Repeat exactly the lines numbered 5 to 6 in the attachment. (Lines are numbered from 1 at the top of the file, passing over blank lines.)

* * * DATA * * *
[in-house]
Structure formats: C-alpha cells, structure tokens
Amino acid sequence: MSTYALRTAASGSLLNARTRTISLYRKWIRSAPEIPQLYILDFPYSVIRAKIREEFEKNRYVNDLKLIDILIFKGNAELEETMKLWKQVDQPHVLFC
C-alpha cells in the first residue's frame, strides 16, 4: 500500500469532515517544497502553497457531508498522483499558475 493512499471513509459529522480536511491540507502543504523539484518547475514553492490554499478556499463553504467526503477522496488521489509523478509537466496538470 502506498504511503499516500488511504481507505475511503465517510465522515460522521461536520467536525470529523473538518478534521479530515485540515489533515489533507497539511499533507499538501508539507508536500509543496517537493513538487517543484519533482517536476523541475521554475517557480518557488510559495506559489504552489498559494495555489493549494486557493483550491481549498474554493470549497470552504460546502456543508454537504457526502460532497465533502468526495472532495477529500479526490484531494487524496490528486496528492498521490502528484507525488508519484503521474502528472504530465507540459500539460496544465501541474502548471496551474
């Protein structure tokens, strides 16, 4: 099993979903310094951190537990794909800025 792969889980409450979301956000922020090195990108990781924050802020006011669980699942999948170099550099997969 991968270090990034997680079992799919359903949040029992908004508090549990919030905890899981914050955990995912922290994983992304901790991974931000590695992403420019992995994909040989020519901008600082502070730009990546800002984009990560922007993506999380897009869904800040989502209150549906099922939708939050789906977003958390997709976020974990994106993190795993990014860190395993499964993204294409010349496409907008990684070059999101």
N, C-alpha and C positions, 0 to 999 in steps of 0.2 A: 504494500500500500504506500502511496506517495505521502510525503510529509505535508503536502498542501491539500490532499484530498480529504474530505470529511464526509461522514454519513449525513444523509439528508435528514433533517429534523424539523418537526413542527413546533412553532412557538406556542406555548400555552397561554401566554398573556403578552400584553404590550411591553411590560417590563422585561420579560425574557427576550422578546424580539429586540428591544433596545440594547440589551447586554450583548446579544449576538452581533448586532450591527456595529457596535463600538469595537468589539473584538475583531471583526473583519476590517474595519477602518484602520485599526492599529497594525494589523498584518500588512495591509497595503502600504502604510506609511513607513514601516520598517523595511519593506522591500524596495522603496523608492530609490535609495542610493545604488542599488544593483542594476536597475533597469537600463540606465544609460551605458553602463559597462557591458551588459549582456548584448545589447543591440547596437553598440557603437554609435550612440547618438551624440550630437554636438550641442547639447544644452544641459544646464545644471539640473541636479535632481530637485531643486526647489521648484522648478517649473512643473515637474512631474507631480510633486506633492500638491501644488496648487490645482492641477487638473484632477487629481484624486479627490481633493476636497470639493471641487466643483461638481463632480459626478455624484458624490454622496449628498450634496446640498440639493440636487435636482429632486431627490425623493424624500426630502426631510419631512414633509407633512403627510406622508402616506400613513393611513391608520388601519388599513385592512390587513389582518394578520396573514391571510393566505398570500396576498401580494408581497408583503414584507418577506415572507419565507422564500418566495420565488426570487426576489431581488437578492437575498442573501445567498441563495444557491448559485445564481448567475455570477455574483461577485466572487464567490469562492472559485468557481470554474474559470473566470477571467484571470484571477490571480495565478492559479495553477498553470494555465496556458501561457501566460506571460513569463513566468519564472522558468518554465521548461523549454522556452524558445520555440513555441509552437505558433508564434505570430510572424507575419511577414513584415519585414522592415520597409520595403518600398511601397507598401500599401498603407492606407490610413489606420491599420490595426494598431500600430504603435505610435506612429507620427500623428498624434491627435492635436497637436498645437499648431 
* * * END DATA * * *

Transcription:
């Protein structure tokens, strides 16, 4: 099993979903310094951190537990794909800025 792969889980409450979301956000922020090195990108990781924050802020006011669980699942999948170099550099997969 991968270090990034997680079992799919359903949040029992908004508090549990919030905890899981914050955990995912922290994983992304901790991974931000590695992403420019992995994909040989020519901008600082502070730009990546800002984009990560922007993506999380897009869904800040989502209150549906099922939708939050789906977003958390997709976020974990994106993190795993990014860190395993499964993204294409010349496409907008990684070059999101």
N, C-alpha and C positions, 0 to 999 in steps of 0.2 A: 504494500500500500504506500502511496506517495505521502510525503510529509505535508503536502498542501491539500490532499484530498480529504474530505470529511464526509461522514454519513449525513444523509439528508435528514433533517429534523424539523418537526413542527413546533412553532412557538406556542406555548400555552397561554401566554398573556403578552400584553404590550411591553411590560417590563422585561420579560425574557427576550422578546424580539429586540428591544433596545440594547440589551447586554450583548446579544449576538452581533448586532450591527456595529457596535463600538469595537468589539473584538475583531471583526473583519476590517474595519477602518484602520485599526492599529497594525494589523498584518500588512495591509497595503502600504502604510506609511513607513514601516520598517523595511519593506522591500524596495522603496523608492530609490535609495542610493545604488542599488544593483542594476536597475533597469537600463540606465544609460551605458553602463559597462557591458551588459549582456548584448545589447543591440547596437553598440557603437554609435550612440547618438551624440550630437554636438550641442547639447544644452544641459544646464545644471539640473541636479535632481530637485531643486526647489521648484522648478517649473512643473515637474512631474507631480510633486506633492500638491501644488496648487490645482492641477487638473484632477487629481484624486479627490481633493476636497470639493471641487466643483461638481463632480459626478455624484458624490454622496449628498450634496446640498440639493440636487435636482429632486431627490425623493424624500426630502426631510419631512414633509407633512403627510406622508402616506400613513393611513391608520388601519388599513385592512390587513389582518394578520396573514391571510393566505398570500396576498401580494408581497408583503414584507418577506415572507419565507422564500418566495420565488426570487426576489431581488437578492437575498442573501445567498441563495444557491448559485445564481448567475455570477455574483461577485466572487464567490469562492472559485468557481470554474474559470473566470477571467484571470484571477490571480495565478492559479495553477498553470494555465496556458501561457501566460506571460513569463513566468519564472522558468518554465521548461523549454522556452524558445520555440513555441509552437505558433508564434505570430510572424507575419511577414513584415519585414522592415520597409520595403518600398511601397507598401500599401498603407492606407490610413489606420491599420490595426494598431500600430504603435505610435506612429507620427500623428498624434491627435492635436497637436498645437499648431 